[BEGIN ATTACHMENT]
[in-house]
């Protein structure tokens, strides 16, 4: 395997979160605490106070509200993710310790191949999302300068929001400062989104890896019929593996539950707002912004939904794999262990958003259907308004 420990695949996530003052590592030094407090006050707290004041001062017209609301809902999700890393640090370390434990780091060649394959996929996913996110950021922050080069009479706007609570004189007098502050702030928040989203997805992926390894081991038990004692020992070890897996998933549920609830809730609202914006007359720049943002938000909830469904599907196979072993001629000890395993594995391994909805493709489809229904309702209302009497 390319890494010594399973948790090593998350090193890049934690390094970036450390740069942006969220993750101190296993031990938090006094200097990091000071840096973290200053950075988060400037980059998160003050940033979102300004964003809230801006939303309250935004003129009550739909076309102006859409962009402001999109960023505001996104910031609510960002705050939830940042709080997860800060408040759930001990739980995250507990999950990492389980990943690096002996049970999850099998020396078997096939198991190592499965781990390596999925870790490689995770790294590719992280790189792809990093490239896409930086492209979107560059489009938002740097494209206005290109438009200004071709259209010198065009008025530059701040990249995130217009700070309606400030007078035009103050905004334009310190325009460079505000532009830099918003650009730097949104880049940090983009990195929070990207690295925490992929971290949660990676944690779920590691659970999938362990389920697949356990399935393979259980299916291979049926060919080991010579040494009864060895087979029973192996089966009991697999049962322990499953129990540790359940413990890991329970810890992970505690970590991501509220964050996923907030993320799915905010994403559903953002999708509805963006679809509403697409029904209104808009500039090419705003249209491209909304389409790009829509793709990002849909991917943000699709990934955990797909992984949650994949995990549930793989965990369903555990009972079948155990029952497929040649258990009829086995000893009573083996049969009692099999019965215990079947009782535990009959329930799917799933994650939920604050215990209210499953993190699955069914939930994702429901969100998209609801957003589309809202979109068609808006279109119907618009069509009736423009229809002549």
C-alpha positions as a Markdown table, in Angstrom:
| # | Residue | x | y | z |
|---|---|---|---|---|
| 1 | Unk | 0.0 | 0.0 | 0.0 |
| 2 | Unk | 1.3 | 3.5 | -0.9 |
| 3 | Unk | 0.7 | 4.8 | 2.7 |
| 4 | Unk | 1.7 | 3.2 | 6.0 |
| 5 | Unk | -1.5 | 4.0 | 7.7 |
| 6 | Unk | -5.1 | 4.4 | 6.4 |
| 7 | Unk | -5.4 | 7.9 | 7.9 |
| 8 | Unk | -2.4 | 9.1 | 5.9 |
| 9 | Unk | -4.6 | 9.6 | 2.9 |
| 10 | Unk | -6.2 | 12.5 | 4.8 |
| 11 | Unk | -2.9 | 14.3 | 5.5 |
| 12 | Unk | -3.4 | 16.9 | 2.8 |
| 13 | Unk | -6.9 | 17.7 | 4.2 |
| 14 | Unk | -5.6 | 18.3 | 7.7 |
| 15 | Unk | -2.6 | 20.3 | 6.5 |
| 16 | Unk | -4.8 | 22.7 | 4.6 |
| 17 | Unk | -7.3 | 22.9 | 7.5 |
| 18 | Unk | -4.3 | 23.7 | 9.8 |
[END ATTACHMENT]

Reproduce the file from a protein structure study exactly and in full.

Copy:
[in-house]
């Protein structure tokens, strides 16, 4: 395997979160605490106070509200993710310790191949999302300068929001400062989104890896019929593996539950707002912004939904794999262990958003259907308004 420990695949996530003052590592030094407090006050707290004041001062017209609301809902999700890393640090370390434990780091060649394959996929996913996110950021922050080069009479706007609570004189007098502050702030928040989203997805992926390894081991038990004692020992070890897996998933549920609830809730609202914006007359720049943002938000909830469904599907196979072993001629000890395993594995391994909805493709489809229904309702209302009497 390319890494010594399973948790090593998350090193890049934690390094970036450390740069942006969220993750101190296993031990938090006094200097990091000071840096973290200053950075988060400037980059998160003050940033979102300004964003809230801006939303309250935004003129009550739909076309102006859409962009402001999109960023505001996104910031609510960002705050939830940042709080997860800060408040759930001990739980995250507990999950990492389980990943690096002996049970999850099998020396078997096939198991190592499965781990390596999925870790490689995770790294590719992280790189792809990093490239896409930086492209979107560059489009938002740097494209206005290109438009200004071709259209010198065009008025530059701040990249995130217009700070309606400030007078035009103050905004334009310190325009460079505000532009830099918003650009730097949104880049940090983009990195929070990207690295925490992929971290949660990676944690779920590691659970999938362990389920697949356990399935393979259980299916291979049926060919080991010579040494009864060895087979029973192996089966009991697999049962322990499953129990540790359940413990890991329970810890992970505690970590991501509220964050996923907030993320799915905010994403559903953002999708509805963006679809509403697409029904209104808009500039090419705003249209491209909304389409790009829509793709990002849909991917943000699709990934955990797909992984949650994949995990549930793989965990369903555990009972079948155990029952497929040649258990009829086995000893009573083996049969009692099999019965215990079947009782535990009959329930799917799933994650939920604050215990209210499953993190699955069914939930994702429901969100998209609801957003589309809202979109068609808006279109119907618009069509009736423009229809002549």
C-alpha positions as a Markdown table, in Angstrom:
| # | Residue | x | y | z |
|---|---|---|---|---|
| 1 | Unk | 0.0 | 0.0 | 0.0 |
| 2 | Unk | 1.3 | 3.5 | -0.9 |
| 3 | Unk | 0.7 | 4.8 | 2.7 |
| 4 | Unk | 1.7 | 3.2 | 6.0 |
| 5 | Unk | -1.5 | 4.0 | 7.7 |
| 6 | Unk | -5.1 | 4.4 | 6.4 |
| 7 | Unk | -5.4 | 7.9 | 7.9 |
| 8 | Unk | -2.4 | 9.1 | 5.9 |
| 9 | Unk | -4.6 | 9.6 | 2.9 |
| 10 | Unk | -6.2 | 12.5 | 4.8 |
| 11 | Unk | -2.9 | 14.3 | 5.5 |
| 12 | Unk | -3.4 | 16.9 | 2.8 |
| 13 | Unk | -6.9 | 17.7 | 4.2 |
| 14 | Unk | -5.6 | 18.3 | 7.7 |
| 15 | Unk | -2.6 | 20.3 | 6.5 |
| 16 | Unk | -4.8 | 22.7 | 4.6 |
| 17 | Unk | -7.3 | 22.9 | 7.5 |
| 18 | Unk | -4.3 | 23.7 | 9.8 |